In other business, the council said it would renew 18 liquor licenses in the township for restaurants, clubs and stores. A plenary retail consumption license costs $1,728 per year and the fee for a plenary retail distribution license is $950.
Council members agreed to pay an engineering firm $3,650 to plan improvements for Green Forest Park. Brookside Park was okayed for $8,396 to complete improvements.
Another resolution was passed to award a contract for the base amount of $33,194 to Helios Construction, Inc., of Ocean County, for bathrooms and other improvements at the Scotch Plains Free Public Library and the Municipal Building.
The changes will be in line with the Federal Americans with Disabilities Act. Also, the side door of the Municipal Building will be moved about six feet to provide a level spot for wheelchair entry to the building.
The council okayed an application to the New Jersey Trust Fund Authority for grants to improve Raritan Road from Michael to Clover Lanes and Glenside Avenue from Canterbury Drive to Deer Path.
Clifford Street Changed To Shalom Way in Township
CONTINUED FROM PAGE 1
W. Chen advised graduates that, "Life goes on. Now is the time to move forward." Miss Chen achieved a 4.603 grade point average.
Newly elected President of the SPF Board of Education August Ruggiero asked the graduates to consider what makes up a rewarding life. "The problem," he told students, "is that many people want more than they need. Carefully chose a rewarding career but don't let it consume you. Remember these five words from the Beatles," Mr. Ruggiero said, "' all you need is love. '"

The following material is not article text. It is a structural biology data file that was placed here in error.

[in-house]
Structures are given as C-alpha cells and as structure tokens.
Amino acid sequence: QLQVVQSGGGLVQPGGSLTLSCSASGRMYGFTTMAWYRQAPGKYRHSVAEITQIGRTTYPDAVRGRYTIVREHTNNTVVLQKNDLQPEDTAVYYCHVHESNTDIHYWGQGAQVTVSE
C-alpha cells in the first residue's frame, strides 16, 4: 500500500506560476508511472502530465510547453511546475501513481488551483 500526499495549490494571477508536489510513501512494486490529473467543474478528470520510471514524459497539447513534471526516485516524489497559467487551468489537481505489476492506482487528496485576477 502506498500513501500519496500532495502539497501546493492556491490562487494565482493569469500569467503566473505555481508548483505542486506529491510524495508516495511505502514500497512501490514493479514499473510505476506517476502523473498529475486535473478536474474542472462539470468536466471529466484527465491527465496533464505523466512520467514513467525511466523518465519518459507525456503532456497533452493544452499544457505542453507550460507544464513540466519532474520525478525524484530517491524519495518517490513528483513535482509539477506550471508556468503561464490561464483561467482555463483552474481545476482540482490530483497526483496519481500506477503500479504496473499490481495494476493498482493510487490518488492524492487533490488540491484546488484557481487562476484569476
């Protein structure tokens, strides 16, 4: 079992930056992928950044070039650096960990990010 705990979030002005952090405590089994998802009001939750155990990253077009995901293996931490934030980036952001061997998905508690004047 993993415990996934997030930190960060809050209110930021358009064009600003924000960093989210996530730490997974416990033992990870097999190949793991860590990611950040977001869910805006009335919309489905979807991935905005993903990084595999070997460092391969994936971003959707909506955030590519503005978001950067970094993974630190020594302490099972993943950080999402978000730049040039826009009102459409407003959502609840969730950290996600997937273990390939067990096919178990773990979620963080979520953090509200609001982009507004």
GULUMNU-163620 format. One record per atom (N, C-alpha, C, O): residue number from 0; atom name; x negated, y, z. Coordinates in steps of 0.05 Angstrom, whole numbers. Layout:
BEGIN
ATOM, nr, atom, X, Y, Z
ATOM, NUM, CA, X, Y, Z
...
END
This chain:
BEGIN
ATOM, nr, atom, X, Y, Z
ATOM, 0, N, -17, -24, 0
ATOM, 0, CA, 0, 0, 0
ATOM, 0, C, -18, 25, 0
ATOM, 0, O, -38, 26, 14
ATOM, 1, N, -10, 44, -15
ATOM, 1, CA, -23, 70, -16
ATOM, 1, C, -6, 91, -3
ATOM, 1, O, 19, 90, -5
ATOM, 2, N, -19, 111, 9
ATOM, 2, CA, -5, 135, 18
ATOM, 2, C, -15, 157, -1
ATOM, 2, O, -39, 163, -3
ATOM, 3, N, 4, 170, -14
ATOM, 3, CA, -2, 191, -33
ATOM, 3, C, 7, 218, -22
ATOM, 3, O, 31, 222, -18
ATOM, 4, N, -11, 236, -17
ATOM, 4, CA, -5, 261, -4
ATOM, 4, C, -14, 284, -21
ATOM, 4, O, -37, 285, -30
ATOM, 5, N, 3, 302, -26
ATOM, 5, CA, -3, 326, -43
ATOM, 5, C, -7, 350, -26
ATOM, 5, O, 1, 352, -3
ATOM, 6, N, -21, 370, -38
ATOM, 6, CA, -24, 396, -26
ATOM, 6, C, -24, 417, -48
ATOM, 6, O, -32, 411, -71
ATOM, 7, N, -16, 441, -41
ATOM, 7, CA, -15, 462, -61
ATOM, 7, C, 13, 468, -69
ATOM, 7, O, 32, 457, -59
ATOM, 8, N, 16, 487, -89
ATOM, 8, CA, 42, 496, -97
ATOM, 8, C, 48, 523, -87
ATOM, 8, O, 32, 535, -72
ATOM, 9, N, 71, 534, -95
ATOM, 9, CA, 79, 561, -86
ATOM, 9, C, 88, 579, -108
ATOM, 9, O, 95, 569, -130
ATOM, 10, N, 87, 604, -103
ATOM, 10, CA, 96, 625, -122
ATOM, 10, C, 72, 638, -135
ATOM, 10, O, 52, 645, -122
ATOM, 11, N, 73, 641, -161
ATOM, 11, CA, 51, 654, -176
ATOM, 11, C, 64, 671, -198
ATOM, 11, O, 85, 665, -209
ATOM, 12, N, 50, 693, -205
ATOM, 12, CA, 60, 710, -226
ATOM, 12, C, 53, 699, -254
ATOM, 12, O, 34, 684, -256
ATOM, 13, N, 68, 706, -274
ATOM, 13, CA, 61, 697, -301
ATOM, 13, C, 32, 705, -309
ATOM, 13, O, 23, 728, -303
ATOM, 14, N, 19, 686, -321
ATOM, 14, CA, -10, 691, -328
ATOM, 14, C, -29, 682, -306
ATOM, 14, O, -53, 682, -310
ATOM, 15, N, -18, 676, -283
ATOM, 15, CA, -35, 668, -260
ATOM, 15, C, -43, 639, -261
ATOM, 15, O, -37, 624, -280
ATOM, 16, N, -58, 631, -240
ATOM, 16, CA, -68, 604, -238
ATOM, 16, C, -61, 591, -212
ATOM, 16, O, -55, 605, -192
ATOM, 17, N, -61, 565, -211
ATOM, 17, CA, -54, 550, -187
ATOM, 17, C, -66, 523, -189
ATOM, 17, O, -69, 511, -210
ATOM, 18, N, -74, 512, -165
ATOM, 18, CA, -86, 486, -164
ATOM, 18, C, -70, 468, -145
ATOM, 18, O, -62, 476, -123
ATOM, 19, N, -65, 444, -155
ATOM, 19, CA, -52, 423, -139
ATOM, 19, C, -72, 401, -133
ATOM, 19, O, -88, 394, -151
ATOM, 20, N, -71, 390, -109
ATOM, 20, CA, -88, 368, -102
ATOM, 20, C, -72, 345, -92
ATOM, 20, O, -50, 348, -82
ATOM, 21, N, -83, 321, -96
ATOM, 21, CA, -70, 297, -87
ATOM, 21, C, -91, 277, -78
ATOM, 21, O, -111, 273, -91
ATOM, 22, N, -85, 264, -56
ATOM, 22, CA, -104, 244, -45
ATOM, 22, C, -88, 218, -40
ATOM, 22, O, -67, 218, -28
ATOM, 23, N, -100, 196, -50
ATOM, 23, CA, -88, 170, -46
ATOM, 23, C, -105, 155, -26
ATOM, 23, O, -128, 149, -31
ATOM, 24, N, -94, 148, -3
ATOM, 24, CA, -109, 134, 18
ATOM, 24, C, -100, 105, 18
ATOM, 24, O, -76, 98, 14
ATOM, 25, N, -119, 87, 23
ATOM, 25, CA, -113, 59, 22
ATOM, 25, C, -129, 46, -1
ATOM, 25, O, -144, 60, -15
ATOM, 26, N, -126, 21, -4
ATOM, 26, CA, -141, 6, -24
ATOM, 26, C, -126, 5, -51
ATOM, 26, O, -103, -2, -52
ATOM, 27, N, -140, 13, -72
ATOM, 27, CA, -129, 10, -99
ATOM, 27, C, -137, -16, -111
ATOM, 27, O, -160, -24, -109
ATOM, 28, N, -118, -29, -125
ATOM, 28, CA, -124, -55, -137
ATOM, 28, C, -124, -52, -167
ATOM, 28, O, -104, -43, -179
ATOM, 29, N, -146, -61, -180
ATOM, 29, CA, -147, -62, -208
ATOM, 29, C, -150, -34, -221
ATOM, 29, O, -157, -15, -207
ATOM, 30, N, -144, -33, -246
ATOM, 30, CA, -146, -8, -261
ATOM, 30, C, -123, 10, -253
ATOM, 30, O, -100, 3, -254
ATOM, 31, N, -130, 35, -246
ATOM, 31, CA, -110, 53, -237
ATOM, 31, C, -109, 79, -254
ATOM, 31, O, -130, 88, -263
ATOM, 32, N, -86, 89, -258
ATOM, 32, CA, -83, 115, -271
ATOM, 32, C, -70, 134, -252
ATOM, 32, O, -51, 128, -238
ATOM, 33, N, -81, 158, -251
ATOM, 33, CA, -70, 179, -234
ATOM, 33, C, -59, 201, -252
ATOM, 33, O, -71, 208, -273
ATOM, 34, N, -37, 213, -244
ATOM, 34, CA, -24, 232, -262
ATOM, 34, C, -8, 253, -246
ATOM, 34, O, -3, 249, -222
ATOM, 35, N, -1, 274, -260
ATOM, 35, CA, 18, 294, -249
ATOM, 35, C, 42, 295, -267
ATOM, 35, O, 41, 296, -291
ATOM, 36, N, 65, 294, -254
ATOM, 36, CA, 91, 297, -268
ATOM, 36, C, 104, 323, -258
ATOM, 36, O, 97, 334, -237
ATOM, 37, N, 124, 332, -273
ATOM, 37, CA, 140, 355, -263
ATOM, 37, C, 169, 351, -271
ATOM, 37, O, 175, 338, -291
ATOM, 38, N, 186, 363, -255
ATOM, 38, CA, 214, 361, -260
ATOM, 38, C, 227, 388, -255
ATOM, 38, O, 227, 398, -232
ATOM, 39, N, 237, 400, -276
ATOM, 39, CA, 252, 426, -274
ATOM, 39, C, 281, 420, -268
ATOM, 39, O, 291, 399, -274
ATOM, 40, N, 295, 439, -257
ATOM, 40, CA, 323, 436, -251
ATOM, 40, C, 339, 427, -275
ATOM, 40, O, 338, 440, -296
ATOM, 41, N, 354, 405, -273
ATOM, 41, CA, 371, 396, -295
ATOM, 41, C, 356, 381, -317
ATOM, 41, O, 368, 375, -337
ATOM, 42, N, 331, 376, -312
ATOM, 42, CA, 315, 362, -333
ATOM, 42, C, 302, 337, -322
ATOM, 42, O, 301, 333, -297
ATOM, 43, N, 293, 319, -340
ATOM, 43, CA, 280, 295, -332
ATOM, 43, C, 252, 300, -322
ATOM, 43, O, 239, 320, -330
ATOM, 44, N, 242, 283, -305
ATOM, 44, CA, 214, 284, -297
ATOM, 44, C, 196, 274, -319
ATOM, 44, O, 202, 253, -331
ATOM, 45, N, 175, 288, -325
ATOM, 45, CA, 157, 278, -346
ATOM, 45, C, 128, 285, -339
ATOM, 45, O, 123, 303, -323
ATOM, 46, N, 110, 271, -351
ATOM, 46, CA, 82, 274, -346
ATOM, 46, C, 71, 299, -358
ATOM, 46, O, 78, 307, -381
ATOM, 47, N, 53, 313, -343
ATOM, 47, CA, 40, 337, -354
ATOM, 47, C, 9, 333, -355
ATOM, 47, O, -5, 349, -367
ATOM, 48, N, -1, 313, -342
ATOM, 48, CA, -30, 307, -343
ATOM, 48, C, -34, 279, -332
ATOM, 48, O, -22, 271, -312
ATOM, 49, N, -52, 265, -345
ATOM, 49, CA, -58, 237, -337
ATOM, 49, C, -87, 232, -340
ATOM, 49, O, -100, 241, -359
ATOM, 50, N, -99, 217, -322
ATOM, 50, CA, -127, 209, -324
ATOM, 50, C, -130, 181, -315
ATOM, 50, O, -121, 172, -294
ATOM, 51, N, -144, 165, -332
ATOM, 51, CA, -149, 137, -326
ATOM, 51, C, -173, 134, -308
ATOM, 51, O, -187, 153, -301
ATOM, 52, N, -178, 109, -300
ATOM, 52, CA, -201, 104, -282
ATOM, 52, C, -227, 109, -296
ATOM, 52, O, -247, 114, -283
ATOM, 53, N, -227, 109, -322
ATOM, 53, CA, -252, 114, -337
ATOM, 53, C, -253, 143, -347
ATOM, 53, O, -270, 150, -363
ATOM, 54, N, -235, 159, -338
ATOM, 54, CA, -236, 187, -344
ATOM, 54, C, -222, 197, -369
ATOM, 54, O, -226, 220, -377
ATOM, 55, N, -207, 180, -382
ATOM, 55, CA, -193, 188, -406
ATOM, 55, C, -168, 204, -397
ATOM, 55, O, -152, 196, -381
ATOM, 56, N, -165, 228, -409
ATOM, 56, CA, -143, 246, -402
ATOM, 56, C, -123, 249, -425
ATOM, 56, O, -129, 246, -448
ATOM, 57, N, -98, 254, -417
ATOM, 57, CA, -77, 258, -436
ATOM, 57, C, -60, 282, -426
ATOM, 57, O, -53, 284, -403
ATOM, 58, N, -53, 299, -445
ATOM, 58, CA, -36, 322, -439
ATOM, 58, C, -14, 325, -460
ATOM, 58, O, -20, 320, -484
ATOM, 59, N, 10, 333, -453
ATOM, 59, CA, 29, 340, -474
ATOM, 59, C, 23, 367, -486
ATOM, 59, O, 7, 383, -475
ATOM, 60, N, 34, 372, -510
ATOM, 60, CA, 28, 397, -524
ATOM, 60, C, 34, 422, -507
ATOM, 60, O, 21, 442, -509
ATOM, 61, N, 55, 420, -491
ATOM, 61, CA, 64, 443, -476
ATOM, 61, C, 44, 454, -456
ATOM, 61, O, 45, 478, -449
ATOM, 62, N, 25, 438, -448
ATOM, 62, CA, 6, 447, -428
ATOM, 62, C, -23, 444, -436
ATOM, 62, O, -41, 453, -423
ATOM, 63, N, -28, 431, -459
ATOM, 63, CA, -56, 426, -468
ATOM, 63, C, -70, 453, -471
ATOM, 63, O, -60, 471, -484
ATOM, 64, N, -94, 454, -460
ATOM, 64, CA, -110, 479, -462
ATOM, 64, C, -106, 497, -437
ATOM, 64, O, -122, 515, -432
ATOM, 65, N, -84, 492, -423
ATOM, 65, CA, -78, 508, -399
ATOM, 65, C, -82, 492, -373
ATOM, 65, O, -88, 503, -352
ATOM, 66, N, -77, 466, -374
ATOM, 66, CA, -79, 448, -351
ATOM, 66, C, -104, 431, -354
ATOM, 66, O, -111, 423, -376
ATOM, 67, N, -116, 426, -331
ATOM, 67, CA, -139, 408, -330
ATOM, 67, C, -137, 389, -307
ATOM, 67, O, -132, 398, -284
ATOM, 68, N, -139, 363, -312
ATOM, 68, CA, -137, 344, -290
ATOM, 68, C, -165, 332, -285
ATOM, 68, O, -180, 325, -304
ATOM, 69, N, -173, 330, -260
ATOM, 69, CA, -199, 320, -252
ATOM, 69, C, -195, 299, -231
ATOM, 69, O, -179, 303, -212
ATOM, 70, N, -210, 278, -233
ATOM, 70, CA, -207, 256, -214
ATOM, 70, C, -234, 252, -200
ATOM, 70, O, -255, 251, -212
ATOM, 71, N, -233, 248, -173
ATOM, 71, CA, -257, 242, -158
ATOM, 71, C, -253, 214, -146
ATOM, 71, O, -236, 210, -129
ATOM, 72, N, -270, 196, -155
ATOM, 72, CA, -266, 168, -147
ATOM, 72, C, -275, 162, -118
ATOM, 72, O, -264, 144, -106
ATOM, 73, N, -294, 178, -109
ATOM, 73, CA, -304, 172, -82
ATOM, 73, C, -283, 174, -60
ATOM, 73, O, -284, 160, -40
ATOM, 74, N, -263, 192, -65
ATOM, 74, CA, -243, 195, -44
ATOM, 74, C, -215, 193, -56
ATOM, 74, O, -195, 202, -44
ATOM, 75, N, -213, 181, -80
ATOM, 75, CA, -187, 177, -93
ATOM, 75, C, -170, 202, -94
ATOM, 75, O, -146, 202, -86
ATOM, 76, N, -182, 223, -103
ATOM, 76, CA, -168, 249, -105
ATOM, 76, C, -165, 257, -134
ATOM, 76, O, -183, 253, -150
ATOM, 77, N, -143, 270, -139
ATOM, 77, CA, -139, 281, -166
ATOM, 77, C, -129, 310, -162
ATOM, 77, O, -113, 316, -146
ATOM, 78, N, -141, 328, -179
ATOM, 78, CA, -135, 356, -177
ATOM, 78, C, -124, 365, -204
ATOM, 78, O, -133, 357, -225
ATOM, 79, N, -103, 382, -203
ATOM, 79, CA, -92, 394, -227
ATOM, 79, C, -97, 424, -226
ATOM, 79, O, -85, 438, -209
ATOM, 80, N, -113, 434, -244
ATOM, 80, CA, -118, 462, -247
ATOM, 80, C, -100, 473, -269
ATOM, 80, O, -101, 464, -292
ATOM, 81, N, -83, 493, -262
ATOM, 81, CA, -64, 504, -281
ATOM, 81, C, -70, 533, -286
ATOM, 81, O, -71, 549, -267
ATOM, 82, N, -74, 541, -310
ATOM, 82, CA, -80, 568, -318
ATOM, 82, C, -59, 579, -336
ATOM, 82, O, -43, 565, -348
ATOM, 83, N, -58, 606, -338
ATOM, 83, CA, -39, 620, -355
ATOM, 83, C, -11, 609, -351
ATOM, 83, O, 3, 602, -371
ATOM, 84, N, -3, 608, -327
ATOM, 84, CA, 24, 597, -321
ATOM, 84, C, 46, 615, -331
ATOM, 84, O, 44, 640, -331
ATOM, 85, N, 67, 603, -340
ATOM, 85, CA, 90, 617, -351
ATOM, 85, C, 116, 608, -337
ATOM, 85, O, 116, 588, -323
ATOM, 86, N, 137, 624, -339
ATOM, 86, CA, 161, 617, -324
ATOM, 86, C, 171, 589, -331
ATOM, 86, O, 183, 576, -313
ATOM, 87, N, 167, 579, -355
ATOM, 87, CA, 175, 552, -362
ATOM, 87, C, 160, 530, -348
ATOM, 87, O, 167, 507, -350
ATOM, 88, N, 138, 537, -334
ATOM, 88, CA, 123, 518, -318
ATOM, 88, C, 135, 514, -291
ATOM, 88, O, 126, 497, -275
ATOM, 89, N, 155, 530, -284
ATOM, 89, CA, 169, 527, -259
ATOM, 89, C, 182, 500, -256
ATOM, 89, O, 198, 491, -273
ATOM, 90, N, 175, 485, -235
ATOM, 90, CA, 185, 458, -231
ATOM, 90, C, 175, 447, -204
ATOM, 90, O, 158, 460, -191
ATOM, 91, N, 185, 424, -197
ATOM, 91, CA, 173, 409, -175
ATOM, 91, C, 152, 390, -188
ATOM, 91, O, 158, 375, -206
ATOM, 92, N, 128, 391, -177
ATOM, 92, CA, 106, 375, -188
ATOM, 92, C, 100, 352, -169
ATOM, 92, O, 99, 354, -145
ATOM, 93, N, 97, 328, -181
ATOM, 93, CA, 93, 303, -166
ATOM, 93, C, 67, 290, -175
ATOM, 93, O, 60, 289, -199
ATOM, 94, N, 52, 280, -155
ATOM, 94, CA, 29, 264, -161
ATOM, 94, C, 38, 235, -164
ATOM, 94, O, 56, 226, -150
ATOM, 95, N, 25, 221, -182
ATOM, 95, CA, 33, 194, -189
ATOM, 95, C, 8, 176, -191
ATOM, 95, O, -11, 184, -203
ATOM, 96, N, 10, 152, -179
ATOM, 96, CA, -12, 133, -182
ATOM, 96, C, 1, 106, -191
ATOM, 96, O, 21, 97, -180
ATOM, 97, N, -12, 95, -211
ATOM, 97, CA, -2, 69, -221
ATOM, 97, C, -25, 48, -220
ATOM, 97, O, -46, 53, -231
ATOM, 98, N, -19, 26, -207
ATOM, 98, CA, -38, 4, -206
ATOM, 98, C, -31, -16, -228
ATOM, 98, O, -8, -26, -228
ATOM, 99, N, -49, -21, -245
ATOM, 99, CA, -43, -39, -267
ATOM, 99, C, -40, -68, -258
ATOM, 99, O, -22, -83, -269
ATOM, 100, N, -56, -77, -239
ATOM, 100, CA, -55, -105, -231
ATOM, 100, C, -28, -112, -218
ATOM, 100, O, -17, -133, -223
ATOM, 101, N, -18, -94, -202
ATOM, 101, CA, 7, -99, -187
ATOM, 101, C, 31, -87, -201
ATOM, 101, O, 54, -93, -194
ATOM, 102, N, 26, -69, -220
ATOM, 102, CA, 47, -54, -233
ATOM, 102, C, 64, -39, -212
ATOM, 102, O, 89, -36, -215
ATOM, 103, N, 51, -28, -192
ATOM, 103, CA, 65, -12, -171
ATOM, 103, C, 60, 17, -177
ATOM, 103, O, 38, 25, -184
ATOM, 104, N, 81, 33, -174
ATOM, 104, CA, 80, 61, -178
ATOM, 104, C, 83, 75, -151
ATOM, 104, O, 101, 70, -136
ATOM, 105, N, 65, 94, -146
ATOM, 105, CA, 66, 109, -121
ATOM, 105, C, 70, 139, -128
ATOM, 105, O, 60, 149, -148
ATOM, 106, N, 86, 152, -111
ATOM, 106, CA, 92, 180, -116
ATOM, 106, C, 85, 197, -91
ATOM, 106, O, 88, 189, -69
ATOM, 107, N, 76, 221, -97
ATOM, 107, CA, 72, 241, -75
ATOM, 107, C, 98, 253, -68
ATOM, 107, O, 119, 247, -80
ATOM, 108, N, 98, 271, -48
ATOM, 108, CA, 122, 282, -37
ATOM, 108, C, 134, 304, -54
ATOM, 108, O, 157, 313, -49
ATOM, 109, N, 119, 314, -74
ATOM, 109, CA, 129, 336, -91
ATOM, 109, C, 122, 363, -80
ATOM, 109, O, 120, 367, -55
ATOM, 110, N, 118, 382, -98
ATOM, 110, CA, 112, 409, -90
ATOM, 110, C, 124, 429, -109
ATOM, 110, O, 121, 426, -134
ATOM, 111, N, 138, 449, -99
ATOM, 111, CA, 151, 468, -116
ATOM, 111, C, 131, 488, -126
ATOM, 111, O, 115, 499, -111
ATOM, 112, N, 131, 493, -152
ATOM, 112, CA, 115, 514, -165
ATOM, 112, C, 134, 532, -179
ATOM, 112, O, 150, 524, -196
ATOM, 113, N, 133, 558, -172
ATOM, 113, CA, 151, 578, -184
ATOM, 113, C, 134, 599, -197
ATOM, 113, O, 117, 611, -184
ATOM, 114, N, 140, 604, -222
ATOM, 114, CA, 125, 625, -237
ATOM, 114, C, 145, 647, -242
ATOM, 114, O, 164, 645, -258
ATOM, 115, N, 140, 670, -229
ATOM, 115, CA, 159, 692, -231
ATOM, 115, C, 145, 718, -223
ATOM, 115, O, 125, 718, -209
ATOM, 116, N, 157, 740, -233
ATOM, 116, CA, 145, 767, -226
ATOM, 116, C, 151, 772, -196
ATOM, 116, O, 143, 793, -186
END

Student president of the class, Adam Baumwoll, told classmates in his speech, "I am honored to be the president of a class that is academically and athletically successful... charismatic and full of laughs." He went on to praise Dr. Riegel, saying, "He has been a wonderful role model for us. He has shown he is a genuinely nice guy. We thank him for the love he has shown us."
During the ceremony, students raised a banner and balloons on the football goal posts that read, "We Love You Dr. Riegel. Blue Cadillac for Sale." Dr. Riegel later noted the sign, saying, "This is a very happy class."
Other class student officers are Wendy Underwood, Vice President and Vaneisha Paynter, Secretary and Treasurer.
Superintendent Choye summed up the achievements of the high school graduates by citing Frank L. Baum's, The Wizard of Oz. "You do have a brain," she said. Dr. Choye spoke of courage and asked graduates to remember to ask the question, "Are you standing up for the truth?"
Lastly, she encouraged graduates to "find your blue skies, over the rainbow. The most important thing in life is not things, but people."
Sixteen National Merit Scholarship Finalists and Commended
graduates were noted in the program notes. Eighty- six percent of the class will go on to college, according to Dr. Riegel, while others join the military or seek other employment.